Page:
If you supply goods or services (supplier) or if you use goods and services (consumer), the Consumer Protection Act 68 of 2008 (the Act) applies to you.
What does the Act entitle you (consumer) to – Access to a fair and sustainable marketplace to trade in goods or services; protection when trading in goods or services; access to information on goods or services; fair marketing and business practices and higher standards of generally responsible behavior by both suppliers and consumers.
The Supplier and Consumer Relationship – As a purchaser or supplier of goods or services, you are entering into numerous transactions on a regular basis, potentially amounting to millions of rand, where one party is relying on the representations and promises of the other. Such a relationship has historically exposed the consumer to abuse and exploitation in the marketplace. As a result, the Act was introduced to regulate and protect the supplier and consumer.
Here are 8 consumer rights every consumer should know:
1. Right to equality in the consumer market and protection against discriminatory marketing practices
The supplier is prohibited from limiting the consumer’s access to goods and services, to ensure high-quality, fair pricing of goods and services, and no consumer groups are prioritized over others. The consumer has the right to lodge complaints.
2. The right to privacy
The consumer has the right to privacy and restrict unwanted direct marketing (text, telephone calls, letters or ‘spam’ e-mail) and the right to discontinue receipt of direct marketing at any time, the right to ‘opt out’ of receiving unsolicited direct marketing services by blocking the relevant supplier or marketer.
3. The right to choose
The consumer has the right to select the supplier of your choice, to cancel or renew a fixed-term agreement, to request pre-authorization for repairs or maintenance services, to cancel direct marketing contracts within the cooling-off period, to cancel advance reservations, bookings or orders, to return goods and seek redress for unsatisfactory services and to retain and not pay for unsolicited goods or services.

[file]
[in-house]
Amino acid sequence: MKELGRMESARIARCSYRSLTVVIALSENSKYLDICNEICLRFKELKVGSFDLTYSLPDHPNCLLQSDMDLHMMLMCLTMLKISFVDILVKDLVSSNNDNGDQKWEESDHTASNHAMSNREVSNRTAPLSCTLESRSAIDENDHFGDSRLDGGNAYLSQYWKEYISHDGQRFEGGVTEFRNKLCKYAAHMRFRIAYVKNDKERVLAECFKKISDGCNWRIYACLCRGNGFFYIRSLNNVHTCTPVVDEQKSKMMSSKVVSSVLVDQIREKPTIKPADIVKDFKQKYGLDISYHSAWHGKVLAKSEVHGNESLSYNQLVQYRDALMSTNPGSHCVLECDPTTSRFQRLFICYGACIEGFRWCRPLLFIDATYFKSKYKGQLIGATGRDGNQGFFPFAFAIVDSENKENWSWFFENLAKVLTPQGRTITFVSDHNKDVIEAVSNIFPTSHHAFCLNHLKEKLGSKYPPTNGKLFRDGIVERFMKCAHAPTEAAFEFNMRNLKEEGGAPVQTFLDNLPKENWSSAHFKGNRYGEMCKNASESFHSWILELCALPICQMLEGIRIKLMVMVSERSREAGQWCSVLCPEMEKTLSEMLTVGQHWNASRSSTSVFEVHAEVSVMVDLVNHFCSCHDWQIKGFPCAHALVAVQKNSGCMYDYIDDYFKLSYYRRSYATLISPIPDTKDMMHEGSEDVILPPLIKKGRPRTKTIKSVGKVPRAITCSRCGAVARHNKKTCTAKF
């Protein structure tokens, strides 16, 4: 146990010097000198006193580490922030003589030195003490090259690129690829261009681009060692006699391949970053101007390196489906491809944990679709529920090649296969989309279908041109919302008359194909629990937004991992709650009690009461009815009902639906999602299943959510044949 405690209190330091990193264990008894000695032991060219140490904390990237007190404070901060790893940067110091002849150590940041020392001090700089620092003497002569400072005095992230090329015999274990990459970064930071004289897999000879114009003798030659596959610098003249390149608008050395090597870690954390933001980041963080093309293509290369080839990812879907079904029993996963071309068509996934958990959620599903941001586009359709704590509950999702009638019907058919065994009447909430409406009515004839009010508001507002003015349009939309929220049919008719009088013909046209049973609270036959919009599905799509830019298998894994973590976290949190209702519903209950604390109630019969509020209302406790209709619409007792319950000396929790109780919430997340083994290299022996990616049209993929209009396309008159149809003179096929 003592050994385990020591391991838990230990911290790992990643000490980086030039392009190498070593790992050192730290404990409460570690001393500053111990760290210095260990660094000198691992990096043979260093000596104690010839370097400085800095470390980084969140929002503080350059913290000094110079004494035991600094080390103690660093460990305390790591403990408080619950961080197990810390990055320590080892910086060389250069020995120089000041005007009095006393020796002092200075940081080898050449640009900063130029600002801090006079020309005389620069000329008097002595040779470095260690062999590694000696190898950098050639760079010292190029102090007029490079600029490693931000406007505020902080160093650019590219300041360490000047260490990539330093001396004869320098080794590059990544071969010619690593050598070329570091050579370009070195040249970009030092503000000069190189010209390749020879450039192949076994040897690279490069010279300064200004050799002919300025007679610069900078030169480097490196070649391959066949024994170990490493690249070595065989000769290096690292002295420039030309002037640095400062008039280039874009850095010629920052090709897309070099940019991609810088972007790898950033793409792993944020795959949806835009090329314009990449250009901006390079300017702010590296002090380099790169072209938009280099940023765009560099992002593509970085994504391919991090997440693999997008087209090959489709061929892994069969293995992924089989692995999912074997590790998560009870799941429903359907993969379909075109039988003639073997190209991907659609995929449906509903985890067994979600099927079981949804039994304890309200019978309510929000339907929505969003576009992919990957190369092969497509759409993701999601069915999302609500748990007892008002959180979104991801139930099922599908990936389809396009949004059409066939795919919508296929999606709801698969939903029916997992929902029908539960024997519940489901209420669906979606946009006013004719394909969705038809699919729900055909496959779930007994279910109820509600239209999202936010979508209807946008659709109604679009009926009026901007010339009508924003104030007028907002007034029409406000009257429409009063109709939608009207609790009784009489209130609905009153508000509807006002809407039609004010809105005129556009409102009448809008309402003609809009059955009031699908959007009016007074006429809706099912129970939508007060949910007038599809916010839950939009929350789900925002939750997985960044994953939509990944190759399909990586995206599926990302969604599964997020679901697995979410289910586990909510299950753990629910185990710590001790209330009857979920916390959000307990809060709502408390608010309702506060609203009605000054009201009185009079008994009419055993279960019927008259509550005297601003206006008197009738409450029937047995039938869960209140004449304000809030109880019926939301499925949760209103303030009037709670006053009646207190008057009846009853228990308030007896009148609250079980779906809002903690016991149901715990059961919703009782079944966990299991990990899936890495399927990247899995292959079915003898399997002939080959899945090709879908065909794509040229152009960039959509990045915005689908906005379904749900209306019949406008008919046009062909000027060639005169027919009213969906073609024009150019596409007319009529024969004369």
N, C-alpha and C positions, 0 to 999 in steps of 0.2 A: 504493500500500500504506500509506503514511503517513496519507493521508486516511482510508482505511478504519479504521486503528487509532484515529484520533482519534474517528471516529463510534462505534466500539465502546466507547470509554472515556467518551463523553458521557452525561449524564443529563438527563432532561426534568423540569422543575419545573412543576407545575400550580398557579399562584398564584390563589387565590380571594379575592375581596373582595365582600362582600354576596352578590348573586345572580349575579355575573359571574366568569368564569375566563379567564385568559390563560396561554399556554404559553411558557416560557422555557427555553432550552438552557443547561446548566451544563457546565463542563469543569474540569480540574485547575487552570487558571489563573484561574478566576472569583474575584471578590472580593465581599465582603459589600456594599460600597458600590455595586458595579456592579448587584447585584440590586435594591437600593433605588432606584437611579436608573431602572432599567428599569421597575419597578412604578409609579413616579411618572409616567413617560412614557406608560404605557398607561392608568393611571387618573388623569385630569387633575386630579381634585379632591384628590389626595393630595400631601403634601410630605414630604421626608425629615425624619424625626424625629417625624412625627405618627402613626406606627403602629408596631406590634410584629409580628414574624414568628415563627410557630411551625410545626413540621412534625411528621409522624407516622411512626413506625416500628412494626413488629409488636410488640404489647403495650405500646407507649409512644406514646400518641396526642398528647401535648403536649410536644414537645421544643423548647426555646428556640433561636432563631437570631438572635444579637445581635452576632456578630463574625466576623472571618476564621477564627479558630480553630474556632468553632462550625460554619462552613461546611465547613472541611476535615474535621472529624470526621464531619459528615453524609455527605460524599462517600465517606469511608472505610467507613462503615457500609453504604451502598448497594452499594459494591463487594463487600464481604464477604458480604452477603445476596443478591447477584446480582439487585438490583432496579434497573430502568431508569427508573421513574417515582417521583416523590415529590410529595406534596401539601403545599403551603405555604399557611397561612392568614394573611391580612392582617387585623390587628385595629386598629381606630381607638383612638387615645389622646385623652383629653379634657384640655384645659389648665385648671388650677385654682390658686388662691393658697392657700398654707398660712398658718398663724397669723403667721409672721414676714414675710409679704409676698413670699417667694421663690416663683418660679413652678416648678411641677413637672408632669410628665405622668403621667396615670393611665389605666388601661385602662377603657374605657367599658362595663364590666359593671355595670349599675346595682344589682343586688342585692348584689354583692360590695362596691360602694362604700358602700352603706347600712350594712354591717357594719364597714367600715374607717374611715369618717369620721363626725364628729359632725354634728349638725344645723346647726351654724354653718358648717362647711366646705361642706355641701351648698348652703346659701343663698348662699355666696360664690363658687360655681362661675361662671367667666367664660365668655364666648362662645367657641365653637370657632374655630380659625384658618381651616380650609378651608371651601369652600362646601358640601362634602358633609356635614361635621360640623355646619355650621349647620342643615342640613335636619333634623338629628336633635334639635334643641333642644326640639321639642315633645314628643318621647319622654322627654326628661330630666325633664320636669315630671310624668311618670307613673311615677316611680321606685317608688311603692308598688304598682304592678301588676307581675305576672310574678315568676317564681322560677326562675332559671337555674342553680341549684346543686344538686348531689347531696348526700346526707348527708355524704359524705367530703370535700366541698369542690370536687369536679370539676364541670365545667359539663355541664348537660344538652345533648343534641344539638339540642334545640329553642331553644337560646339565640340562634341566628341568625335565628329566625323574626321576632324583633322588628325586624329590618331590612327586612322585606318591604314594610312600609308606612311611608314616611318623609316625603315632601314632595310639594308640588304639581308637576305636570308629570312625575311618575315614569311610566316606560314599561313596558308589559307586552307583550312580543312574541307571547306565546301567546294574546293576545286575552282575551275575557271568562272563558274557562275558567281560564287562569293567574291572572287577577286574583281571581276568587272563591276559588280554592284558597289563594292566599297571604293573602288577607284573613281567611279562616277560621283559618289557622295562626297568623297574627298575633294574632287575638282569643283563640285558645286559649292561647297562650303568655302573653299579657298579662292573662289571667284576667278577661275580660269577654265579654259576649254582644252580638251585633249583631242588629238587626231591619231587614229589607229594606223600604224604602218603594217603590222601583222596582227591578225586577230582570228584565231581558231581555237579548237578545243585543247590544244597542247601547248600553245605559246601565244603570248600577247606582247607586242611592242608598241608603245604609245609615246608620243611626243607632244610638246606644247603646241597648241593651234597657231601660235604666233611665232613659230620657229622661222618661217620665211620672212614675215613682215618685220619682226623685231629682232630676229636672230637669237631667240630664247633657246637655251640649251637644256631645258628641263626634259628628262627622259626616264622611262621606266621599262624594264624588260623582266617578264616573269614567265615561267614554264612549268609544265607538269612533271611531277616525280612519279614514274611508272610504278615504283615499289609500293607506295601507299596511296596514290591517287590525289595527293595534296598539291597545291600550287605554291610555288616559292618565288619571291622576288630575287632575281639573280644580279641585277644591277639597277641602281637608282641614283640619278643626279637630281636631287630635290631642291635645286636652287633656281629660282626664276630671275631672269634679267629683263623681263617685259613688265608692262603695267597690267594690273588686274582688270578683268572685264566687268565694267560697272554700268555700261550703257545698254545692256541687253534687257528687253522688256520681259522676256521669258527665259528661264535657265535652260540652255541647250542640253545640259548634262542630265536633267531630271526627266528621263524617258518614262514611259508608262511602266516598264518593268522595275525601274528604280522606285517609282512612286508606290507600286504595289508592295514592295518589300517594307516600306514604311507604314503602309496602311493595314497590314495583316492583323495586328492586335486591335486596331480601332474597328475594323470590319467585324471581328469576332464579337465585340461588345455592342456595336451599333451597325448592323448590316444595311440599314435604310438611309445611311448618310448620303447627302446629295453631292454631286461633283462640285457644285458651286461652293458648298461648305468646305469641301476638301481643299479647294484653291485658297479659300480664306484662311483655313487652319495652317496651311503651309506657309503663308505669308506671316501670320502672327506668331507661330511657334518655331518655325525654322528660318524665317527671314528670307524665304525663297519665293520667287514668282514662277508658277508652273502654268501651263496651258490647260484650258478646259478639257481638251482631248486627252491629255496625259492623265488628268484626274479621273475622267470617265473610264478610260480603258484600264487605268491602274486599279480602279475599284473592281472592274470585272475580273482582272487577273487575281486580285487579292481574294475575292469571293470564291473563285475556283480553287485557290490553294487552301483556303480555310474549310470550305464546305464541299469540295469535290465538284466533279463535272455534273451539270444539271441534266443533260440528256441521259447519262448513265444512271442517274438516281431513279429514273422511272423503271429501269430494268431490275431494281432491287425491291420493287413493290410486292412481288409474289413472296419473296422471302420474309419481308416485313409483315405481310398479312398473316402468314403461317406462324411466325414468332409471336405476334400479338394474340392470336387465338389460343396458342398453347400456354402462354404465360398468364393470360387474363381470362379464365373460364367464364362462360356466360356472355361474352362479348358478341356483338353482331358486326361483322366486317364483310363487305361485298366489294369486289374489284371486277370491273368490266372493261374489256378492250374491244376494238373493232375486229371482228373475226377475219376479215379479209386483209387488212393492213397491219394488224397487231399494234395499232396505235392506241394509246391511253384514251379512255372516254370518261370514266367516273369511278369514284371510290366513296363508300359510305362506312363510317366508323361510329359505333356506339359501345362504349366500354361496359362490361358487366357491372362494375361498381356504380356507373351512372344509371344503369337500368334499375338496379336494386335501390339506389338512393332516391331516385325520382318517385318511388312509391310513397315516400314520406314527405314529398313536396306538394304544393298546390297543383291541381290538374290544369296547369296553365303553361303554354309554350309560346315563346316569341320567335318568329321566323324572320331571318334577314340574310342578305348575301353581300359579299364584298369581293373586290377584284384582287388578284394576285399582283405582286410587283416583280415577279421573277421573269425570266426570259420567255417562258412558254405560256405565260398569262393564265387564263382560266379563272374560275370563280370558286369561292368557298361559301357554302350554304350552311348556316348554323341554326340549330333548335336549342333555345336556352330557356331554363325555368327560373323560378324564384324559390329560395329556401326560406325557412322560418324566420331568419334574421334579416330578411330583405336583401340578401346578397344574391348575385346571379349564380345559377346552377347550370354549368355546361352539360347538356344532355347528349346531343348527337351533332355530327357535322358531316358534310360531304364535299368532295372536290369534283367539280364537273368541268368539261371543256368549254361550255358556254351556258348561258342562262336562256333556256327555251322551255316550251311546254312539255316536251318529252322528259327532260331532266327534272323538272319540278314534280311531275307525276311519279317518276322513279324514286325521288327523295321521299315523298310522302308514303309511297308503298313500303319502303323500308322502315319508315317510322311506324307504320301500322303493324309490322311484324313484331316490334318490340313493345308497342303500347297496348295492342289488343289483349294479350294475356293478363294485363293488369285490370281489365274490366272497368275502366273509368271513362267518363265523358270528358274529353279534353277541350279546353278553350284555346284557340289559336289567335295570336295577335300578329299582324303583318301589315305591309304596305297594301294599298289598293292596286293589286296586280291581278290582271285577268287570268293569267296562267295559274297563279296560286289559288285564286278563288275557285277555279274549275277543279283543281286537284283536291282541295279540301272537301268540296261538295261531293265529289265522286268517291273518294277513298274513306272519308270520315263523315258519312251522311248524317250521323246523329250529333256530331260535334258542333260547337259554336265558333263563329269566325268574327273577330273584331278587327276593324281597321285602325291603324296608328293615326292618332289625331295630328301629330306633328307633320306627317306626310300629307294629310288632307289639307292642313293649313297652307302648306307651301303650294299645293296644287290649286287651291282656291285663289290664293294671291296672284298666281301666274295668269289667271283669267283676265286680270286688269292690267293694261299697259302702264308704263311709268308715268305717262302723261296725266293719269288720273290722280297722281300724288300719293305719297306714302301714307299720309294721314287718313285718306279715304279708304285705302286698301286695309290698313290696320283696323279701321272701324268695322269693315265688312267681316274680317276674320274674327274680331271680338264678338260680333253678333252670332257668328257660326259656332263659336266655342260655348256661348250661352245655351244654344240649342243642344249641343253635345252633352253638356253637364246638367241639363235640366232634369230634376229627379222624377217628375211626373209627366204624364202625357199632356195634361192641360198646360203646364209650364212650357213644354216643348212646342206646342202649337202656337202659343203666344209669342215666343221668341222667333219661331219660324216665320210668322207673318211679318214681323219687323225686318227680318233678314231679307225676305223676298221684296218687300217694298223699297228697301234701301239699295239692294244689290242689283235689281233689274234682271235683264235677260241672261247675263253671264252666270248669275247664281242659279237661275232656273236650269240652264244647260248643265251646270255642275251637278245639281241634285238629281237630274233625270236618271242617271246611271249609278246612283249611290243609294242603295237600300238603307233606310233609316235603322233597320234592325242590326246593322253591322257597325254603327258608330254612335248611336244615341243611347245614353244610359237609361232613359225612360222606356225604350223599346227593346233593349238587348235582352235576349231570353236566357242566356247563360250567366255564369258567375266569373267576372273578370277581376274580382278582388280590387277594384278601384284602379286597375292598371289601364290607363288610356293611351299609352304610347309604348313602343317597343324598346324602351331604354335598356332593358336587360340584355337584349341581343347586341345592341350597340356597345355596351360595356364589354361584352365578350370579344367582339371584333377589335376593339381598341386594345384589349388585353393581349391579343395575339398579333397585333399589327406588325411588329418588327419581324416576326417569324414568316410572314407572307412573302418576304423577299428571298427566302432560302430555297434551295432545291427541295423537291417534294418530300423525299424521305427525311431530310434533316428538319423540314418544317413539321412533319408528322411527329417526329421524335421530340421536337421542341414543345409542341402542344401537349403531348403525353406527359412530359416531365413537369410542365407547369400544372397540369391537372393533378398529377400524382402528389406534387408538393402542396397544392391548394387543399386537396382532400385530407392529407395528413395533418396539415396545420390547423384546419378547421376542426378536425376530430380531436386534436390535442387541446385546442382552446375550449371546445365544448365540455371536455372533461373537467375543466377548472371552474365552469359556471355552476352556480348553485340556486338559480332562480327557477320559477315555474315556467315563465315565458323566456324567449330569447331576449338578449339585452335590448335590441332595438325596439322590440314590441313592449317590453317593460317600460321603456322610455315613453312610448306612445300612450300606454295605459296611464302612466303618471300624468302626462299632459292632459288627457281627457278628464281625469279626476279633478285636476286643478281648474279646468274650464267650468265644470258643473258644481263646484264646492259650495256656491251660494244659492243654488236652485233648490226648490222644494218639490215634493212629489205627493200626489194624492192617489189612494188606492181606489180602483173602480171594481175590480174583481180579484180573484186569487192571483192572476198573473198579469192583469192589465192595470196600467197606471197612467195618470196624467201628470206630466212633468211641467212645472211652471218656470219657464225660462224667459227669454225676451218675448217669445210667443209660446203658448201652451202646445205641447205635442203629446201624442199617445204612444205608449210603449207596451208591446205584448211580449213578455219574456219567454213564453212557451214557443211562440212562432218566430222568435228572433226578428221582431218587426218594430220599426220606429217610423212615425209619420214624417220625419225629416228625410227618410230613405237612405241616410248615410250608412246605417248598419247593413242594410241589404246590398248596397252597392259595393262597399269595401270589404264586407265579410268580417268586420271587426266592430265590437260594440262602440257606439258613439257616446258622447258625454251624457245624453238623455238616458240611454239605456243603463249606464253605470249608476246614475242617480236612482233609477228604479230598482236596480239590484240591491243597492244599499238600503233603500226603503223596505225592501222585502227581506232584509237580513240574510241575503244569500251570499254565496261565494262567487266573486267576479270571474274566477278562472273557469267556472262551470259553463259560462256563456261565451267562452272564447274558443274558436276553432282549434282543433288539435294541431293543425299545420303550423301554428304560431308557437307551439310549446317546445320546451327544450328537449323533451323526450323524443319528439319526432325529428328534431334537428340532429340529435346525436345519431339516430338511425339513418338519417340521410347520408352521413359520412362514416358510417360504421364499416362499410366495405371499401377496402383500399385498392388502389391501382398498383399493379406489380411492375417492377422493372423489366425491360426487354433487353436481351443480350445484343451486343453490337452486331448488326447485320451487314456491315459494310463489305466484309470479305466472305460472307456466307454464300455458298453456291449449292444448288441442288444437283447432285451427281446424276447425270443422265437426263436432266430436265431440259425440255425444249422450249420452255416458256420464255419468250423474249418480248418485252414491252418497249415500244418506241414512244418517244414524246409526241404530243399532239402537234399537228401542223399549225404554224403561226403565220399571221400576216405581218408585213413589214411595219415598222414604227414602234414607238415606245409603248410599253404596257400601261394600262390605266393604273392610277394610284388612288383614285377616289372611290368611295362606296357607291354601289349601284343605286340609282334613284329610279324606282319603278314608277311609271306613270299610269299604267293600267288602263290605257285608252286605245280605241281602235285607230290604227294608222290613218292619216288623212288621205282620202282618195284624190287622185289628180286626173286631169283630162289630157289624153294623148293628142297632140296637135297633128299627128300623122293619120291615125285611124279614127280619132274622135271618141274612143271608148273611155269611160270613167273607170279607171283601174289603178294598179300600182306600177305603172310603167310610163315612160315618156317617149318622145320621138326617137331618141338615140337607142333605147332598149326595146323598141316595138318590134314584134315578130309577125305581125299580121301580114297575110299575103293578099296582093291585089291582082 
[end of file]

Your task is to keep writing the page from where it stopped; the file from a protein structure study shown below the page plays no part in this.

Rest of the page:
4. The right to disclosure of information
The consumer has the right to demand agreements in easily-understood and plain language; has the right to disclosure of prices of goods and services provided by the supplier and the right to product labeling and trade description to ensure that they understand what’s been sold or marketed to them.
5. The right to fair and honest dealing
The consumer has the right to protection against behavior that is unethical or improper by the supplier and protection against false, misleading or deceptive representations to ensure that what you see is what you get without any unfair hidden clauses.
6. The right to fair, just and reasonable terms and conditions
This right promotes clarity for the consumer such as the consumer’s need to know the details of any agreement entered into and that such terms and conditions are just and reasonable. The consumer is entitled to be made aware by the supplier of any potential risks or liabilities.
7. The right to fair value, good quality and safety
The consumer is entitled to quality goods and services, with the right to relevant warranties or to claim damages for injuries caused by unsafe/defective goods.
8. Right to accountability from suppliers
The supplier is accountable to the consumer in lay-bye agreements or arrangements relating to prepaid certificates, credits and vouchers, and access to prepaid services and service facilities.
The main objective of the Act is to protect the consumer by promoting fair, accessible and sustainable trading. This can only be achieved if suppliers and consumers are equally aware of their rights, duties and obligations.
About the author: Monisha Prem (BA MBA) is the CEO and senior legal practitioner at Excelsur Legal Services. Monisha is an admitted attorney with over 10 years post-article experience in law.